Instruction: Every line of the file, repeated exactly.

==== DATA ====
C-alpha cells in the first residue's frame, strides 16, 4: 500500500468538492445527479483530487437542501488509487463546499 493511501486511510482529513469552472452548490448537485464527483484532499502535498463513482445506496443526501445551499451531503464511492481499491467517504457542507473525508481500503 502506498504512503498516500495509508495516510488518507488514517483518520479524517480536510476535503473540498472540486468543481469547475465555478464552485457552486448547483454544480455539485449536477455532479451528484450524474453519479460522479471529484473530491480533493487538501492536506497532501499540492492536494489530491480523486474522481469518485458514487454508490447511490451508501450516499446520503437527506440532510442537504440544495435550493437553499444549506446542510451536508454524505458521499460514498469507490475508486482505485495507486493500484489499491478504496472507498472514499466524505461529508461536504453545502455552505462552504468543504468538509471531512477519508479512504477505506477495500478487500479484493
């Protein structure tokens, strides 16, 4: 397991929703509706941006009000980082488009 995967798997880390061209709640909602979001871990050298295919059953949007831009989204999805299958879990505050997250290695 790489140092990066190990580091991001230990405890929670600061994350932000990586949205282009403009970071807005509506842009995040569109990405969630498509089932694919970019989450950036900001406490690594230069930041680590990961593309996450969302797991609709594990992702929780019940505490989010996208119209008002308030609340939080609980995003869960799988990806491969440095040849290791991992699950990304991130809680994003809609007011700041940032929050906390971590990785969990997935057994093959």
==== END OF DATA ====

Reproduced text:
C-alpha cells in the first residue's frame, strides 16, 4: 500500500468538492445527479483530487437542501488509487463546499 493511501486511510482529513469552472452548490448537485464527483484532499502535498463513482445506496443526501445551499451531503464511492481499491467517504457542507473525508481500503 502506498504512503498516500495509508495516510488518507488514517483518520479524517480536510476535503473540498472540486468543481469547475465555478464552485457552486448547483454544480455539485449536477455532479451528484450524474453519479460522479471529484473530491480533493487538501492536506497532501499540492492536494489530491480523486474522481469518485458514487454508490447511490451508501450516499446520503437527506440532510442537504440544495435550493437553499444549506446542510451536508454524505458521499460514498469507490475508486482505485495507486493500484489499491478504496472507498472514499466524505461529508461536504453545502455552505462552504468543504468538509471531512477519508479512504477505506477495500478487500479484493
């Protein structure tokens, strides 16, 4: 397991929703509706941006009000980082488009 995967798997880390061209709640909602979001871990050298295919059953949007831009989204999805299958879990505050997250290695 790489140092990066190990580091991001230990405890929670600061994350932000990586949205282009403009970071807005509506842009995040569109990405969630498509089932694919970019989450950036900001406490690594230069930041680590990961593309996450969302797991609709594990992702929780019940505490989010996208119209008002308030609340939080609980995003869960799988990806491969440095040849290791991992699950990304991130809680994003809609007011700041940032929050906390971590990785969990997935057994093959």